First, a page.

5. After cuttings are rooted, you can transfer them to soil.

Water Propagation Method

  1. Snip some cuttings of the plant. Make sure that your cuttings are taken from healthy-looking vines.
  2. Remove the lowest leaf or two.
  3. Place your cuttings in water and make sure that the nodes (where you removed the leaves) are under water.
  4. Wait for rooting to occur and then plant in potting mix once roots are about half an inch long.

Soil Propagation Method

  1. Snip some cuttings of the plant. Make sure that your cuttings are taken from healthy-looking vines.
  2. Remove the lowest leaf or two.
  3. Insert the cuttings in potting mix and make sure that the nodes (where you removed the leaves) are buried in soil.
  4. Keep the potting mix moist while rooting and you can also create a humidity dome with a plastic bag as described above.
  5. Once the cuttings are rooted and you see signs of new growth, you can remove the humidity dome and start your normal care routine.


String of Turtles are relatively pest free, but if you do encounter any pests, it is likely to be the dreaded mealy bug. Mealy bugs will appear as white, cottony masses on your plant.

If you do notice mealy bugs, use a good insecticidal soap. You can easily purchase a bottle from Amazon and I really like the Bonide Insecticidal Soap.

Always use as directed on the label, spray the entire plant and repeat application even after you don’t see mealy bugs anymore to be sure that you eradicated them.


Here are some of the most commonly asked questions about Peperomia prostrata.

Can you grow String of Turtles under a lamp or grow light?

Yes absolutely! Any plant can be grown under a grow light.

Is String of Turtles toxic to pets?

According to the ASPCA, String of Turtles is non-toxic to cats and dogs.

Should I cut off the flowers on my String of Turtles?

The inflorescences appear as long, narrow, whitish spikes. It is best to cut them off so you can preserve the plant’s energy and so it can focus on growing more foliage. If you enjoy the flowers, there is no harm in leaving them, but make sure to cut them off when they are spent.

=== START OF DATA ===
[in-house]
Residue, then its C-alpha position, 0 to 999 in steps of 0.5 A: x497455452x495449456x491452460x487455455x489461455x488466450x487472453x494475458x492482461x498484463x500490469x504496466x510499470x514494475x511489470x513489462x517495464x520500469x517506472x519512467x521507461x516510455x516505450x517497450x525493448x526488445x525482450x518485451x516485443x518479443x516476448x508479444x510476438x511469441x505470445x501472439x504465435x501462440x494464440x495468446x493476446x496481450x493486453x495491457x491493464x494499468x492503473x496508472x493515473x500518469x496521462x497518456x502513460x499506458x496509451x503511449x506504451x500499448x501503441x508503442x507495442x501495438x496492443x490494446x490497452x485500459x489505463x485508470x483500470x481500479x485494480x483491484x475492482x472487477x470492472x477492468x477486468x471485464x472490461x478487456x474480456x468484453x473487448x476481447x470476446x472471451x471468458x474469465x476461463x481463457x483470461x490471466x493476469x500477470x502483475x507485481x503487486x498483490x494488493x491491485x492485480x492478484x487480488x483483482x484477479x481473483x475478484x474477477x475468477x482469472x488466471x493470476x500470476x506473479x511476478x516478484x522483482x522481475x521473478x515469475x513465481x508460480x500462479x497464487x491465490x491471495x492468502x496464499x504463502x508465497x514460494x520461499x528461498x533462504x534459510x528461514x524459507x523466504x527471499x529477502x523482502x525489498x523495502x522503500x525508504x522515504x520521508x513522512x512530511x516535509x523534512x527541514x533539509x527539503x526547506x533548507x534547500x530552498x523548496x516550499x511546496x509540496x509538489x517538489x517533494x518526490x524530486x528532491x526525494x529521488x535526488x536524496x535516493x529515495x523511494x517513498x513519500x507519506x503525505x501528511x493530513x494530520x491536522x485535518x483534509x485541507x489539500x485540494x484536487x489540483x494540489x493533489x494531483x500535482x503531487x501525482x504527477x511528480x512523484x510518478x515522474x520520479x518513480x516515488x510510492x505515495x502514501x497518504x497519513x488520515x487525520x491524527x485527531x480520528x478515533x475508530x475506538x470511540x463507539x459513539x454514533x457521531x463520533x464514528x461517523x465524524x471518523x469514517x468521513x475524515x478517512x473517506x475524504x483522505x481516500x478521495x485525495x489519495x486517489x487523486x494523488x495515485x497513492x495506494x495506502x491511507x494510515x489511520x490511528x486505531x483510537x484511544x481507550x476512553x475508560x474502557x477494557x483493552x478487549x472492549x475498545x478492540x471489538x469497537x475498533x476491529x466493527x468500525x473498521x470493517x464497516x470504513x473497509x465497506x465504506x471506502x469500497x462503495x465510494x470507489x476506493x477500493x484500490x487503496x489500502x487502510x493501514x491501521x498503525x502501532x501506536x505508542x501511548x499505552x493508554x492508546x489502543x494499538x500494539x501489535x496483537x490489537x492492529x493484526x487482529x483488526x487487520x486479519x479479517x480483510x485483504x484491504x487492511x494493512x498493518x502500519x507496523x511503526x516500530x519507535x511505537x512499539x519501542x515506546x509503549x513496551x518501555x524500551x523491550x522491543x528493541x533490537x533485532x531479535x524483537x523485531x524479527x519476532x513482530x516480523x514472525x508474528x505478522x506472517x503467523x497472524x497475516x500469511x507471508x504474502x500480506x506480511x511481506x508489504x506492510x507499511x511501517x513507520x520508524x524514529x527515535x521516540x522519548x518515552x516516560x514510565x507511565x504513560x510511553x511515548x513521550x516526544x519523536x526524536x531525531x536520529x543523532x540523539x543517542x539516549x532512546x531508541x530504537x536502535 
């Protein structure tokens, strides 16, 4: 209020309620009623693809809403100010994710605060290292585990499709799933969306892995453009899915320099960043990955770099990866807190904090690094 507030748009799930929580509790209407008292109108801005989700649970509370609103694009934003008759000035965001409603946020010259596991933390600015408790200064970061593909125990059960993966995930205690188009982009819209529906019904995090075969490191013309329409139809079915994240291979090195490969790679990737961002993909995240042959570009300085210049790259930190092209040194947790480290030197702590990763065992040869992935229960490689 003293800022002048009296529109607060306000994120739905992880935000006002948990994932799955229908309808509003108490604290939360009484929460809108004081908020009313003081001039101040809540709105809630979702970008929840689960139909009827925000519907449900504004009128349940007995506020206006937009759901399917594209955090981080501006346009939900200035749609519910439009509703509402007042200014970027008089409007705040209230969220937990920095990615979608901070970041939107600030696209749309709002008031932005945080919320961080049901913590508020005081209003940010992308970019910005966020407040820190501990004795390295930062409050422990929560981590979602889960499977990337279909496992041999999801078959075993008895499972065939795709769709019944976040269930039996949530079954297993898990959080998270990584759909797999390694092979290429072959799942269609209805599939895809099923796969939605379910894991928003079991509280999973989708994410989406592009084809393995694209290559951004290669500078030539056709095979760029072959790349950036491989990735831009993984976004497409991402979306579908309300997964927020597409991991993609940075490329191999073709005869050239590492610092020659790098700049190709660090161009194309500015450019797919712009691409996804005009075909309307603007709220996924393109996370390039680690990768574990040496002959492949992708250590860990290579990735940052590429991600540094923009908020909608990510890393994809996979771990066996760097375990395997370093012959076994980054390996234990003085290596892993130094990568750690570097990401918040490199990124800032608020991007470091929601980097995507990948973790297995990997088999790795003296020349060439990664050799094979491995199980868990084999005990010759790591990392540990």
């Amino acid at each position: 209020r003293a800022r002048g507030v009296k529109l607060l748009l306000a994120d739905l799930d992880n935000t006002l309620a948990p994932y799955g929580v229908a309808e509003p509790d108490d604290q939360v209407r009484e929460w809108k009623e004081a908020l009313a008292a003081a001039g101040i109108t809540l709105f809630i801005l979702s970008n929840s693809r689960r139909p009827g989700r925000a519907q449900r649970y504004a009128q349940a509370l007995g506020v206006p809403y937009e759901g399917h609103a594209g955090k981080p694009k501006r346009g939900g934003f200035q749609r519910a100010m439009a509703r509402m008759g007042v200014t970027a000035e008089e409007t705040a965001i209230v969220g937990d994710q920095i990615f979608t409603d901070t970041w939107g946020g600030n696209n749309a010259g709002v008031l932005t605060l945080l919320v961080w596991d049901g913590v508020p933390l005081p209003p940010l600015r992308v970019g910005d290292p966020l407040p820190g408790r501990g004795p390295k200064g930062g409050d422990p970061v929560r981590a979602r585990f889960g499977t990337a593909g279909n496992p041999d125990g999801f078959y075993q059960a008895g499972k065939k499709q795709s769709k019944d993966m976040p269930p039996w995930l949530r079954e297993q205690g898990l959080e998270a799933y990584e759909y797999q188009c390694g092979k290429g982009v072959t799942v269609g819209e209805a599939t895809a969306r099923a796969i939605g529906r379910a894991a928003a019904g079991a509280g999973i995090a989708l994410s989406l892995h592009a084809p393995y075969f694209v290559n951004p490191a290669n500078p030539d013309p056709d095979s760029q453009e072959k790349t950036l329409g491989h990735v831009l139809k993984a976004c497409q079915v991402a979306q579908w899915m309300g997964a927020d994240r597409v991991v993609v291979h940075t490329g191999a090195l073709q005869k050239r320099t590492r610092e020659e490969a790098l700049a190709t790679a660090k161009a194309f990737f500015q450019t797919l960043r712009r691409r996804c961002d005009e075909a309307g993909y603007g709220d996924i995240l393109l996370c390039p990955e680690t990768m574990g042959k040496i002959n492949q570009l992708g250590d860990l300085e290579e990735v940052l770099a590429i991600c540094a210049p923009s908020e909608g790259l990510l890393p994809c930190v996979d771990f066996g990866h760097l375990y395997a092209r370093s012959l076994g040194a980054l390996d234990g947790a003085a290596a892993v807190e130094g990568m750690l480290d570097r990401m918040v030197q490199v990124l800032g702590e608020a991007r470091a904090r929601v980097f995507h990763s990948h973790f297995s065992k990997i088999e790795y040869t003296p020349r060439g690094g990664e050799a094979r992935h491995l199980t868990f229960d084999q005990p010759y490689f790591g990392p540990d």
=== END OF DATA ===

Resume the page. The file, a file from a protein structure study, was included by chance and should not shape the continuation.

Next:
Why does my String of Turtles have dry ends?

If you notice that your vines have ends that have shriveled and dried up, immediately check your potting mix. In the vast majority of cases, your plant’s potting mix has completely dried out. Verify this first by checking the potting mix with your finger, and/or lift your pot to see if it’s really light. Give your plant a good watering if it has dried out completely.

Why is my String of Turtles dropping leaves?

Typically, this would be due to two factors. Temperatures that are too cold is one reason. Another reason would be an imbalance in soil moisture. Potting mix that has gone too dry, or stayed too wet, will cause your plant to drop leaves.

Does String of Turtles flower?


Yes it does! As you can see in the photo, the inflorescence looks like a rat tail. The flowers are actually very tiny and grow on the long inflorescence.

Does String of Turtles grow fast?

Growth rate is relative, and highly dependent on growing conditions. String of Turtles can actually grow pretty quickly under conditions that are to its liking. If you find that growth is very slow, it’s probably due to insufficient light, warmth, poor potting mix, or all of the above.

Why is my String of Turtles not growing?

Mostly likely, you are not providing enough light, period. Providing sufficient light and sufficient attention to potting mix moisture will solve your issues.